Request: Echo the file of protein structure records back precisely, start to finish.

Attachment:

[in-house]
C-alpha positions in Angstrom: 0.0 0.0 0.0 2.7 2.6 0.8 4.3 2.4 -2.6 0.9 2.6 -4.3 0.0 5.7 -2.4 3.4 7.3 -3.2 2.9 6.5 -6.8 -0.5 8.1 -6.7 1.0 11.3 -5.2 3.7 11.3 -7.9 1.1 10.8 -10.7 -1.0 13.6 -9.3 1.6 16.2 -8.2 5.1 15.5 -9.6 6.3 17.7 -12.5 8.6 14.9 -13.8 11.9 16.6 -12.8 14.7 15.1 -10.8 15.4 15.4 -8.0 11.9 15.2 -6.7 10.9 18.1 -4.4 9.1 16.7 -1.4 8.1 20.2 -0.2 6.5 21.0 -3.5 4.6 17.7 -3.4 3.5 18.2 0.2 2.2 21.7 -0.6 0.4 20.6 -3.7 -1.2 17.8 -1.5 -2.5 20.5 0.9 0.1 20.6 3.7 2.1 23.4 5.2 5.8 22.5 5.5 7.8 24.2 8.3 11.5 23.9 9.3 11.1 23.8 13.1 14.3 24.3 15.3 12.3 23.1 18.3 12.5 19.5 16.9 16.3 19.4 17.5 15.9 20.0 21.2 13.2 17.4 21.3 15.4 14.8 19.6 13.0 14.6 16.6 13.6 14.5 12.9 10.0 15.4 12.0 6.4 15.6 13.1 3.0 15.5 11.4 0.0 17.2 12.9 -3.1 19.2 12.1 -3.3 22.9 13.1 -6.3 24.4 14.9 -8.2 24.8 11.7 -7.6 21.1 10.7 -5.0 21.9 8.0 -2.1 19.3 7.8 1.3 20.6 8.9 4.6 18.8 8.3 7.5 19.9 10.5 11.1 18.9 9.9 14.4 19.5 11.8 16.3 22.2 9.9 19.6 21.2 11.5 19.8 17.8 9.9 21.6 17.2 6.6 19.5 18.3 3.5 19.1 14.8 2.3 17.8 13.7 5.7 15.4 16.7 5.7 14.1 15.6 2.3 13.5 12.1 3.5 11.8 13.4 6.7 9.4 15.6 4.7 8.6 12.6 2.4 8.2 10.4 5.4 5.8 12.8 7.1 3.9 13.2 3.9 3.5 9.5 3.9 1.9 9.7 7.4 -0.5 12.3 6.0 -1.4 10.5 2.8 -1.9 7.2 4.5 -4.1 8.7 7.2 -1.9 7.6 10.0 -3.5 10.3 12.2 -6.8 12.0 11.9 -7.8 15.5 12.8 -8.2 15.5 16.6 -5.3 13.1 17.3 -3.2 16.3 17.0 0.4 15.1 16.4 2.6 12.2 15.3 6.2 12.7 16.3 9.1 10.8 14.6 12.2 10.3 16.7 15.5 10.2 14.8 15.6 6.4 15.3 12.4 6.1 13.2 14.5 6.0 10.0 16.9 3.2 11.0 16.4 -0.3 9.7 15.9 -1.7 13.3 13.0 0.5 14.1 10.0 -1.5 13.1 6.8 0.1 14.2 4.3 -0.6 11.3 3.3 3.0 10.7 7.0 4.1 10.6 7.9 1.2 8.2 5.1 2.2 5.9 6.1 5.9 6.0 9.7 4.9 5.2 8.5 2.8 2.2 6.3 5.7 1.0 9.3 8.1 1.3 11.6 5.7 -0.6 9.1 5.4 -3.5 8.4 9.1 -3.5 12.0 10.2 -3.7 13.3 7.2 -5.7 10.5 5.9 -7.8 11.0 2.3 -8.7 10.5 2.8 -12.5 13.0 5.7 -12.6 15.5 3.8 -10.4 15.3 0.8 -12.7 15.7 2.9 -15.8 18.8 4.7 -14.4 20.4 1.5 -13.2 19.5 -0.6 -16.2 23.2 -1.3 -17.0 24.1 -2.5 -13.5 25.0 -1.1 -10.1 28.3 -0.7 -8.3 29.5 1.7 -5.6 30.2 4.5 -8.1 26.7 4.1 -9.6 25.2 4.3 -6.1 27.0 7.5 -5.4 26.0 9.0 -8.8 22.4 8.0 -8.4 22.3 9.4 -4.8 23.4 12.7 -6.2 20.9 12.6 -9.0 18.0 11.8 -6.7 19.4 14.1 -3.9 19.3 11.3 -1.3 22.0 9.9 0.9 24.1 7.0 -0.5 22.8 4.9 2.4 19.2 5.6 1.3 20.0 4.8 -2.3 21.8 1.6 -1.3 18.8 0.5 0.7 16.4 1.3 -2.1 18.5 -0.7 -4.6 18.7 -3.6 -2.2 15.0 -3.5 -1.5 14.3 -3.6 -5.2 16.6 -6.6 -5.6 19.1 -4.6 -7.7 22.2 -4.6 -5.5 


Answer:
[in-house]
C-alpha positions in Angstrom: 0.0 0.0 0.0 2.7 2.6 0.8 4.3 2.4 -2.6 0.9 2.6 -4.3 0.0 5.7 -2.4 3.4 7.3 -3.2 2.9 6.5 -6.8 -0.5 8.1 -6.7 1.0 11.3 -5.2 3.7 11.3 -7.9 1.1 10.8 -10.7 -1.0 13.6 -9.3 1.6 16.2 -8.2 5.1 15.5 -9.6 6.3 17.7 -12.5 8.6 14.9 -13.8 11.9 16.6 -12.8 14.7 15.1 -10.8 15.4 15.4 -8.0 11.9 15.2 -6.7 10.9 18.1 -4.4 9.1 16.7 -1.4 8.1 20.2 -0.2 6.5 21.0 -3.5 4.6 17.7 -3.4 3.5 18.2 0.2 2.2 21.7 -0.6 0.4 20.6 -3.7 -1.2 17.8 -1.5 -2.5 20.5 0.9 0.1 20.6 3.7 2.1 23.4 5.2 5.8 22.5 5.5 7.8 24.2 8.3 11.5 23.9 9.3 11.1 23.8 13.1 14.3 24.3 15.3 12.3 23.1 18.3 12.5 19.5 16.9 16.3 19.4 17.5 15.9 20.0 21.2 13.2 17.4 21.3 15.4 14.8 19.6 13.0 14.6 16.6 13.6 14.5 12.9 10.0 15.4 12.0 6.4 15.6 13.1 3.0 15.5 11.4 0.0 17.2 12.9 -3.1 19.2 12.1 -3.3 22.9 13.1 -6.3 24.4 14.9 -8.2 24.8 11.7 -7.6 21.1 10.7 -5.0 21.9 8.0 -2.1 19.3 7.8 1.3 20.6 8.9 4.6 18.8 8.3 7.5 19.9 10.5 11.1 18.9 9.9 14.4 19.5 11.8 16.3 22.2 9.9 19.6 21.2 11.5 19.8 17.8 9.9 21.6 17.2 6.6 19.5 18.3 3.5 19.1 14.8 2.3 17.8 13.7 5.7 15.4 16.7 5.7 14.1 15.6 2.3 13.5 12.1 3.5 11.8 13.4 6.7 9.4 15.6 4.7 8.6 12.6 2.4 8.2 10.4 5.4 5.8 12.8 7.1 3.9 13.2 3.9 3.5 9.5 3.9 1.9 9.7 7.4 -0.5 12.3 6.0 -1.4 10.5 2.8 -1.9 7.2 4.5 -4.1 8.7 7.2 -1.9 7.6 10.0 -3.5 10.3 12.2 -6.8 12.0 11.9 -7.8 15.5 12.8 -8.2 15.5 16.6 -5.3 13.1 17.3 -3.2 16.3 17.0 0.4 15.1 16.4 2.6 12.2 15.3 6.2 12.7 16.3 9.1 10.8 14.6 12.2 10.3 16.7 15.5 10.2 14.8 15.6 6.4 15.3 12.4 6.1 13.2 14.5 6.0 10.0 16.9 3.2 11.0 16.4 -0.3 9.7 15.9 -1.7 13.3 13.0 0.5 14.1 10.0 -1.5 13.1 6.8 0.1 14.2 4.3 -0.6 11.3 3.3 3.0 10.7 7.0 4.1 10.6 7.9 1.2 8.2 5.1 2.2 5.9 6.1 5.9 6.0 9.7 4.9 5.2 8.5 2.8 2.2 6.3 5.7 1.0 9.3 8.1 1.3 11.6 5.7 -0.6 9.1 5.4 -3.5 8.4 9.1 -3.5 12.0 10.2 -3.7 13.3 7.2 -5.7 10.5 5.9 -7.8 11.0 2.3 -8.7 10.5 2.8 -12.5 13.0 5.7 -12.6 15.5 3.8 -10.4 15.3 0.8 -12.7 15.7 2.9 -15.8 18.8 4.7 -14.4 20.4 1.5 -13.2 19.5 -0.6 -16.2 23.2 -1.3 -17.0 24.1 -2.5 -13.5 25.0 -1.1 -10.1 28.3 -0.7 -8.3 29.5 1.7 -5.6 30.2 4.5 -8.1 26.7 4.1 -9.6 25.2 4.3 -6.1 27.0 7.5 -5.4 26.0 9.0 -8.8 22.4 8.0 -8.4 22.3 9.4 -4.8 23.4 12.7 -6.2 20.9 12.6 -9.0 18.0 11.8 -6.7 19.4 14.1 -3.9 19.3 11.3 -1.3 22.0 9.9 0.9 24.1 7.0 -0.5 22.8 4.9 2.4 19.2 5.6 1.3 20.0 4.8 -2.3 21.8 1.6 -1.3 18.8 0.5 0.7 16.4 1.3 -2.1 18.5 -0.7 -4.6 18.7 -3.6 -2.2 15.0 -3.5 -1.5 14.3 -3.6 -5.2 16.6 -6.6 -5.6 19.1 -4.6 -7.7 22.2 -4.6 -5.5 